Tell us about yourself.
I grew up in a family fully immersed in the nursery industry. My parents own Simnitt Nursery, a wholesale plant nursery in Canby, Oregon that specializes in rhododendrons and Pieris. As a kid I saw my dad go to Oregon Association of Nurseries (OAN) meetings, get involved with the different boards — and I remember how my family always looked forward to the OAN Clackamas Chapter’s Christmas parties. When I was young, it felt like a special privilege to go with my parents to the Farwest Show every year and see all of their friends and business partners. Currently, I run the office at Columbia Nursery LLC in Canby, Oregon. My husband, Wayne Staehely, founded the nursery in 2005, and we grow field- and container-grown Japanese maples and rare conifers. It is a great opportunity to stay involved with the people and industry I grew up with, as well as introduce my three children to this wonderful lifestyle.
What’s your guiding principle?
We strive to make our nursery a family affair. With three kids ranging in ages between 9 months and 5 years old, it is important for us to involve all of them in our nursery activities as much as possible. We want them to grow up knowing that the amount of time and care that you put into something — such as a plant, for example — can be rewarding. Right now, they are more interested in riding tractors and catching frogs, but I am sure we will get there.
What’s the best business decision you’ve ever made?
I believe that one of our best decisions was purchasing our current property, previously known as Steve Germany Nursery Inc. The opportunity to take over their location came up after we had already made some significant financial decisions. We were young entrepreneurs that had just settled into our first location and had even expanded the infrastructure of the operation. Plus, we were also going through some big life changes that included a big house remodel and the birth of our first son. It was the hardest financial decision for us to make as a new family business, but it was ultimately the best decision.
Who is your most significant mentor?
One of my greatest mentors in this industry is obviously my dad, Jerry Simnitt. He has answered so many questions about the ins and outs of this line of work. I have also learned a lot from him as I have become more involved with the OAN. He really values the work of the nonprofit trade association. He has enjoyed all of his different roles throughout his time there and has helped me get involved with my own board work. Another huge mentor would be my mom, Roberta. She manages the office at their nursery, so I have taken advantage of her expertise in all of my office practices. I feel like I call her almost daily, whether it is about bookkeeping, shipping documents, or even just parenting advice. Her help is immeasurable.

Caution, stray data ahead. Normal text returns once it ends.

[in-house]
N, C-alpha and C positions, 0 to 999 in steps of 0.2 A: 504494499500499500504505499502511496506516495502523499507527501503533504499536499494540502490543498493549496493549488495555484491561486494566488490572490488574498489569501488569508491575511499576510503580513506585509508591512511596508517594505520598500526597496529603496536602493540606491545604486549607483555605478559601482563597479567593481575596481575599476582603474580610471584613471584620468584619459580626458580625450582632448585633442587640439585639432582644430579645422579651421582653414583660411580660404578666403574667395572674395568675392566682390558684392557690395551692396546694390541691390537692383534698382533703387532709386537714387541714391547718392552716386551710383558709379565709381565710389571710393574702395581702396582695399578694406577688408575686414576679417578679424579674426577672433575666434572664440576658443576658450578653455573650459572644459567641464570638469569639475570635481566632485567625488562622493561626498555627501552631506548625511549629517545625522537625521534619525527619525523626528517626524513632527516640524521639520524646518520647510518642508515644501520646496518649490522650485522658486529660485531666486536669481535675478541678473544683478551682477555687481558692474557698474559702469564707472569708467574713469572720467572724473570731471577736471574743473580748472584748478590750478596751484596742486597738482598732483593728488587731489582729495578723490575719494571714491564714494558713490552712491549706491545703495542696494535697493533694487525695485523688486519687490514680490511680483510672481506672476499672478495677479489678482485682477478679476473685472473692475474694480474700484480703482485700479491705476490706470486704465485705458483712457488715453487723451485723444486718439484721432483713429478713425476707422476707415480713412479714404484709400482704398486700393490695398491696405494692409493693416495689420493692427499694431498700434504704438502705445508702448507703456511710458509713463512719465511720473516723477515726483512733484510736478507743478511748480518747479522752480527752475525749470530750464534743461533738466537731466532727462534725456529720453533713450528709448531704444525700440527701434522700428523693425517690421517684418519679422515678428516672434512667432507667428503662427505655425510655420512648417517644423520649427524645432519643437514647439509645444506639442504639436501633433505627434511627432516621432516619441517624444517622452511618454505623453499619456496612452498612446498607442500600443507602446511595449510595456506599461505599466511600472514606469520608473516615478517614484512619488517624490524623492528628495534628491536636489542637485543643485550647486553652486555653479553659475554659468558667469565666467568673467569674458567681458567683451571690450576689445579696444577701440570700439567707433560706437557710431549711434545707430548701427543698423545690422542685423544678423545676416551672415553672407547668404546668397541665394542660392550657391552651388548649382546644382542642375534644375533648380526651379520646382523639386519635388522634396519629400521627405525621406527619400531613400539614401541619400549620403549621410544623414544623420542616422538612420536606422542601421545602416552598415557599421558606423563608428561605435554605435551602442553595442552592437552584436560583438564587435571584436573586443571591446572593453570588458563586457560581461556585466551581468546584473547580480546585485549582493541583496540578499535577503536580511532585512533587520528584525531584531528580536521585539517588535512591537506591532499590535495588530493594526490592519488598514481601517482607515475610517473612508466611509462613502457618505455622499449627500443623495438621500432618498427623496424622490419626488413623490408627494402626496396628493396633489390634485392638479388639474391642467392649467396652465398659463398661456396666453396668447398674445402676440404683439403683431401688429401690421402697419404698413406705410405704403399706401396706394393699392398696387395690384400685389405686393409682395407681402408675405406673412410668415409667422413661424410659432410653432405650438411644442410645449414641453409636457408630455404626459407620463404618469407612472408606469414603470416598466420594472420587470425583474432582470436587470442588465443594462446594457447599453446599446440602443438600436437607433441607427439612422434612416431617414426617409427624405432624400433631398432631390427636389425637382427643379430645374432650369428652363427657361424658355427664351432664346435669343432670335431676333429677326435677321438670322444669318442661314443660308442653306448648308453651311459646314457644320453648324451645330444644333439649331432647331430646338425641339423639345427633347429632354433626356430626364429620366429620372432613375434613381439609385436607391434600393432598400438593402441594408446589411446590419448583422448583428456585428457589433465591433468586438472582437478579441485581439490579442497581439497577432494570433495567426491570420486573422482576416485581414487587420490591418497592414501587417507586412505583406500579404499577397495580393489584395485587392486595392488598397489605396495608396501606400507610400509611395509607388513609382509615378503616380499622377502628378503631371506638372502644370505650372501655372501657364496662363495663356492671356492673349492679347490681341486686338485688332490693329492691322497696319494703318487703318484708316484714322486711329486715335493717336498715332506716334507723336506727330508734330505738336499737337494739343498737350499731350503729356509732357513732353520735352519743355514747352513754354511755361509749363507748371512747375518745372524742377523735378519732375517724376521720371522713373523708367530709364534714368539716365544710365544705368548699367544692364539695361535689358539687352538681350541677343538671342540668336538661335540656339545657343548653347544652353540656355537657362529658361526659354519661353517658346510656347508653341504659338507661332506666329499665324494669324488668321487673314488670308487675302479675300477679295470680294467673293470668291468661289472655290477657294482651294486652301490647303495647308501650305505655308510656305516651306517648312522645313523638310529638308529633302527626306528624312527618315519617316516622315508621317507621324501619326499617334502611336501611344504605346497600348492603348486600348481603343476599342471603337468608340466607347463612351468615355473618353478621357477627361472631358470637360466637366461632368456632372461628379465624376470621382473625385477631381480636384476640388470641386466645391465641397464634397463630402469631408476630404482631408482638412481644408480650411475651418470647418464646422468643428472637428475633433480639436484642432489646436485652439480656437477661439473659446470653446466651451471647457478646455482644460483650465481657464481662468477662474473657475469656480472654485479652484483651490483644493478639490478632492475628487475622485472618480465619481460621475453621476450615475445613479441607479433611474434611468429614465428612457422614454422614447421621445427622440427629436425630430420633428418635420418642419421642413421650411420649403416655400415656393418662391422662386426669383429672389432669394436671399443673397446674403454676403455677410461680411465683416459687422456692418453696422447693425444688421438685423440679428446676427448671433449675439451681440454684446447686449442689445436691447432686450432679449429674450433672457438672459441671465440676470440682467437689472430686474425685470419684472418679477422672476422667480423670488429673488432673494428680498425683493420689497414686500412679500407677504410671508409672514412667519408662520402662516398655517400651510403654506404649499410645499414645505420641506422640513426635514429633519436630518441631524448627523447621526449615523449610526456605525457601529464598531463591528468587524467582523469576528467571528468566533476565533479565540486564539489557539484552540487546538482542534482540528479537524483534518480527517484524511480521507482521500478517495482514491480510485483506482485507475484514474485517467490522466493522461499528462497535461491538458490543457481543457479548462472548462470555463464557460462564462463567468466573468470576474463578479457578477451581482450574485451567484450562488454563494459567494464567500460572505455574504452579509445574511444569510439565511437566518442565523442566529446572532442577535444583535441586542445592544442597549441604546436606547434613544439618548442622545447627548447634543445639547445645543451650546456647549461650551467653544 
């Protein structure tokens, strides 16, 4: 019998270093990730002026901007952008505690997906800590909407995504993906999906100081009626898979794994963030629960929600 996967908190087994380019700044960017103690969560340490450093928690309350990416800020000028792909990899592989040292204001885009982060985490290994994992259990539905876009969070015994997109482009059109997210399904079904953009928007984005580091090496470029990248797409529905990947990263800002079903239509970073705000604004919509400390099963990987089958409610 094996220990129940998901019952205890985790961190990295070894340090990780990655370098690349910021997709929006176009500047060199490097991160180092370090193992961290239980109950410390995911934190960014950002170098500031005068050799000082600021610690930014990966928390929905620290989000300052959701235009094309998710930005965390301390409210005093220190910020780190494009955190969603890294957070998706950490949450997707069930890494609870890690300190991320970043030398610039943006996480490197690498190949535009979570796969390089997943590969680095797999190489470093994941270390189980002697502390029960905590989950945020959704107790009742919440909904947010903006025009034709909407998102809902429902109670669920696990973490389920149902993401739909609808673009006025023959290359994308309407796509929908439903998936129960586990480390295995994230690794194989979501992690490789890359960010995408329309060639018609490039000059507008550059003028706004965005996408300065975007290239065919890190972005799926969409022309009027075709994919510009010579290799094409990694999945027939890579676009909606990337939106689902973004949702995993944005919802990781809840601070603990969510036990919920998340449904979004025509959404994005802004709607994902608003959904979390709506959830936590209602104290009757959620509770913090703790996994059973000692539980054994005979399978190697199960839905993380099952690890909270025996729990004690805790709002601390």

What is your greatest challenge?
My greatest challenge is definitely learning all of our plants’ scientific names. These plants are so different from the ones I grew up with and I have had a hard time. And so many varieties can look the same! I am learning … Aside from that, it is a huge challenge to run a nursery business while juggling our kids’ schedules and still have quality family time.
What motivates you to go to work every day?
My husband motivates me to go to work every day because I see how much he loves it. He wants the nursery to grow and continue to succeed, which motivates me to learn the plant material, go through orders in the rain, or work through what is needed.
What do you love most about the nursery industry?
What I love most about the nursery industry is the people. When my husband was starting out, so many people came to his aid. They all wanted to help him succeed. What other industry is like that? I also love raising our kids in this kind of lifestyle — it’s one that seems hard to find these days.
What are you most proud of?
I am the most proud of how hard my husband had to work when starting the nursery. We entered this industry in the middle of the Great Recession and had to work extremely hard to make it through. We both had multiple jobs and would come home and work until late in the evening on the nursery.
In your opinion, what are the most critical challenges facing the nursery industry today?
It is hard to find a good and consistent labor force that is economical. I don’t know what the answer is, but something has to change soon. New statewide regulations are also stressful and they have a huge potential to cripple small businesses like ours.